TRYING TO CONCEIVE (TTC) AND INFERTILITY

Fertility issues can be emotionally difficult. Mind Body Psychiatry clinicians can help guide you with knowledge, skills, and increased confidence to stay emotionally balanced through this potentially challenging time. We provide psychotherapy, psychopharmacology, and have developed a Mind Body Fertility Program to assist individuals experiencing these difficulties.

While on the journey to pregnancy, it is critical to maintain a balanced mindset, with self-forgiveness and bigger picture goals helping to inform the process. To assist you, Mind Body Psychiatry uses research-based methods to inform their care, such as counseling and mind body programs to improve mental wellness and the likelihood of conceiving.

Infertility is difficult in many ways. It is important to reach out for assistance if necessary when faced with fertility issues. Mind Body Psychiatry clinicians aim to tackle the stress and increase the odds of having a child. Often, headlines or neighborhood advice to “think positively” only works to add stress and fear to one’s chances. In addition, current research has challenged these claims. Historically, the inability to conceive was tied to psychological problems, while today, it is understood that 90% of infertility cases have a known biological explanation. This helps inform the treatment given to individuals experiencing infertility and lifts whatever cycle of stress or self-blame they might be experiencing. Mind Body Psychiatry physicians work to acknowledge these difficulties while also providing holistic, individualized stress management strategies to provide relief from stress and increase the chances of conceiving.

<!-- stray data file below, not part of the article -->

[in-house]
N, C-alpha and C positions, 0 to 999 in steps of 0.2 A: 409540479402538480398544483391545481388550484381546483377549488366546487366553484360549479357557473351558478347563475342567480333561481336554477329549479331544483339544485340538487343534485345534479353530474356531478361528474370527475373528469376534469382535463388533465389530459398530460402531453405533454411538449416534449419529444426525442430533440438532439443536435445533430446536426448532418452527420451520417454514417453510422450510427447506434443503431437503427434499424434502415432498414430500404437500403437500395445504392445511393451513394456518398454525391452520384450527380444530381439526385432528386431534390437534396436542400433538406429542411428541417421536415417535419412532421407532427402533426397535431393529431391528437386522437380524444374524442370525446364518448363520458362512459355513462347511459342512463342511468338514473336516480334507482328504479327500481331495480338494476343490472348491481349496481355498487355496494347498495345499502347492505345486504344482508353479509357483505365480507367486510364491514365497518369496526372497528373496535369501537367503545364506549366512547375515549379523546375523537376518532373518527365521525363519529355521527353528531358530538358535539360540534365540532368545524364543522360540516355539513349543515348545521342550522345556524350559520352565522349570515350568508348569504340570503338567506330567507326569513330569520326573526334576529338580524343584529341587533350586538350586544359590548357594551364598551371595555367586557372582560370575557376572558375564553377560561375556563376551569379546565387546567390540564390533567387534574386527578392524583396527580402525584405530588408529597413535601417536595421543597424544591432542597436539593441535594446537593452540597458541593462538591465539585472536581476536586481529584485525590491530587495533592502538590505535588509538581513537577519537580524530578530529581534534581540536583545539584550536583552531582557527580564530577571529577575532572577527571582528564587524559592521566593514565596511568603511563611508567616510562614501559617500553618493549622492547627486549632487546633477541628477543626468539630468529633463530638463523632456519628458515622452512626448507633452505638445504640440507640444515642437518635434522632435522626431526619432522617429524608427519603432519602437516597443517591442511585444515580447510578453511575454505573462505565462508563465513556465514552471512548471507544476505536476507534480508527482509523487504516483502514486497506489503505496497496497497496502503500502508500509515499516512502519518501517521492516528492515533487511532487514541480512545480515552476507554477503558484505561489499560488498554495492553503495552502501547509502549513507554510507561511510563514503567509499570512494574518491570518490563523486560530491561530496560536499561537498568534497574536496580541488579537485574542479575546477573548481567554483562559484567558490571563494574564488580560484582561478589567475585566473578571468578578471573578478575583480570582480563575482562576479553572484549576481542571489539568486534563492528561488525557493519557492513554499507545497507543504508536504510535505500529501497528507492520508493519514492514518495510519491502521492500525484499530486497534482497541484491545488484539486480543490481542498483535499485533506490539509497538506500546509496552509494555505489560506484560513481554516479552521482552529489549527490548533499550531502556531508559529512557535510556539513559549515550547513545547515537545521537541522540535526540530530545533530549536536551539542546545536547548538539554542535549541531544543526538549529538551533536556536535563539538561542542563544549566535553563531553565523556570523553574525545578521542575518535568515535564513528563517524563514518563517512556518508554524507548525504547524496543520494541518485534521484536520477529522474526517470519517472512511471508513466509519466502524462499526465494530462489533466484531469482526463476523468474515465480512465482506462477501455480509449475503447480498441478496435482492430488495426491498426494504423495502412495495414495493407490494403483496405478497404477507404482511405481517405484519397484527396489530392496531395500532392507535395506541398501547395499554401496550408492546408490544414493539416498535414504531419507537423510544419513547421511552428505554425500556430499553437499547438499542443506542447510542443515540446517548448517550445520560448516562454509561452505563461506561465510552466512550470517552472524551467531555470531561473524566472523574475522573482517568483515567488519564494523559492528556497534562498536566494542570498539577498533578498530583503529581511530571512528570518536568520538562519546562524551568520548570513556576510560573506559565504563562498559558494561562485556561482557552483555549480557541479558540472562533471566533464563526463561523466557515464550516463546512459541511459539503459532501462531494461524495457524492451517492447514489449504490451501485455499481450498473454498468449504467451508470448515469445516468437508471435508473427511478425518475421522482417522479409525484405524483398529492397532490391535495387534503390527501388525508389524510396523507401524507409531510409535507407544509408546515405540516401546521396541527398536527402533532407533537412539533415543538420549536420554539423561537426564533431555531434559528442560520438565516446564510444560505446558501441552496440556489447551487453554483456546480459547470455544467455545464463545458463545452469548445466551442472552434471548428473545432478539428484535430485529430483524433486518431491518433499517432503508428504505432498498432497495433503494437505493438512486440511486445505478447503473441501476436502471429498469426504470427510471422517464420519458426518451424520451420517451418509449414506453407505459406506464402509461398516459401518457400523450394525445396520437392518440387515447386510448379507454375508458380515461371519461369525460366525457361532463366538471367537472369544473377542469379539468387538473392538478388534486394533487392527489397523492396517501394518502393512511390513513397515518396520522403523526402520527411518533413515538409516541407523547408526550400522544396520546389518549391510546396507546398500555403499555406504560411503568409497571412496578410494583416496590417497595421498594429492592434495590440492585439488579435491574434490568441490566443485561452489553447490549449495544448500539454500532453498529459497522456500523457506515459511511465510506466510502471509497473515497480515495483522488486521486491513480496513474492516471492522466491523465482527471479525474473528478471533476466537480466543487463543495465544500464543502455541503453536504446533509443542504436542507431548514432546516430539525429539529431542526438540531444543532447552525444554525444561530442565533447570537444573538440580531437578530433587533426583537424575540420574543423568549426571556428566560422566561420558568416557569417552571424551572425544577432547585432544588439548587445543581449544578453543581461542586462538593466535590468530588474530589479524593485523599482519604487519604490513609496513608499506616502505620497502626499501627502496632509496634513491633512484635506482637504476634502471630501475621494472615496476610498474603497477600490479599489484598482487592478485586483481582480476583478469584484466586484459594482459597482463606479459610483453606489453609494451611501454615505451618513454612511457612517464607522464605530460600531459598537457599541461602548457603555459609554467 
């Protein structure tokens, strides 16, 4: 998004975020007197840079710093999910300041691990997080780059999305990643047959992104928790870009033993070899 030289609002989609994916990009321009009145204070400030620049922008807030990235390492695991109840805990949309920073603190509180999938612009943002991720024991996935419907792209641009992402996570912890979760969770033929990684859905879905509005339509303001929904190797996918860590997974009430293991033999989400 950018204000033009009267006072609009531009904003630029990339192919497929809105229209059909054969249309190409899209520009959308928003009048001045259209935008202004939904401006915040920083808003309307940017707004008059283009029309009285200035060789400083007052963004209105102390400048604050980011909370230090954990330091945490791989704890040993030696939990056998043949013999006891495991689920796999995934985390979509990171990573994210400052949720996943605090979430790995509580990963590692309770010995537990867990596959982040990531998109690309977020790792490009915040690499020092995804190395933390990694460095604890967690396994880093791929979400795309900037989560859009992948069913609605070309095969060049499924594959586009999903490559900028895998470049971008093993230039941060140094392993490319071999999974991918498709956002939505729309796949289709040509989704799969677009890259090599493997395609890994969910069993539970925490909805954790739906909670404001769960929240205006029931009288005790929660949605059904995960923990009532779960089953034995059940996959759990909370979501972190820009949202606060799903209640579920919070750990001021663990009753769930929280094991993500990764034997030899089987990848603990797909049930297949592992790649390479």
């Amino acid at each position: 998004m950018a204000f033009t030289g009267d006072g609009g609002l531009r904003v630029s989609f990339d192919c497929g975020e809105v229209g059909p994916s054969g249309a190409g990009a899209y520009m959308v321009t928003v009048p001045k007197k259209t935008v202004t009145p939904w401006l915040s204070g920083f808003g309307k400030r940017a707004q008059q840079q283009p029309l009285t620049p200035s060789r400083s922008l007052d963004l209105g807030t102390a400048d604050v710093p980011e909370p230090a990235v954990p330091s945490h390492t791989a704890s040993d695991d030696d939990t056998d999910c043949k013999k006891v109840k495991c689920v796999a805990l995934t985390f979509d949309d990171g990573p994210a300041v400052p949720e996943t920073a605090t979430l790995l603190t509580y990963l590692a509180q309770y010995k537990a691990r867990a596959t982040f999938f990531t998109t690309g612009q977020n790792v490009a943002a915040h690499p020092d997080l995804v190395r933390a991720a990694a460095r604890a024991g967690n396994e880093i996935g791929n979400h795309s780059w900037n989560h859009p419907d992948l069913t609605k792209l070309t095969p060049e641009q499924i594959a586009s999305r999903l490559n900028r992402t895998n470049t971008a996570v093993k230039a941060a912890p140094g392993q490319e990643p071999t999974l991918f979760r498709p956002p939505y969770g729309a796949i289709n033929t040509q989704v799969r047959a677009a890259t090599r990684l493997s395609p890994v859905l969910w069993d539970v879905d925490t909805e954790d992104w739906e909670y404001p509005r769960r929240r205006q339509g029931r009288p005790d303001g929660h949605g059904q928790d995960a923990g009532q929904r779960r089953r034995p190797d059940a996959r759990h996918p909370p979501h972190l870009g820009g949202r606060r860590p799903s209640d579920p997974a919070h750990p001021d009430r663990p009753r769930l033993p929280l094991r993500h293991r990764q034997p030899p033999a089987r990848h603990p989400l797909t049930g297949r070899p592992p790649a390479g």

Infertility may not be purely caused by the mind, but the mind does play a role in successfully conceiving. The mind and body are so deeply connected in layers of complex links. Instead of attributing infertility issues only to psychological issues, which therefore increase one’s stress, the mind body connection can assist one in achieving the goal of pregnancy. Mind Body Psychiatry can help you in empowering your body and mind to reach this goal while maintaining emotional balance.

Further, infertility can put stress on couples experiencing this challenge. Cognitive Behavioral Therapy, Acceptance and Commitment Therapy or couples counseling have all been proven to assist couples on this journey. We are here to assist you on the path to pregnancy.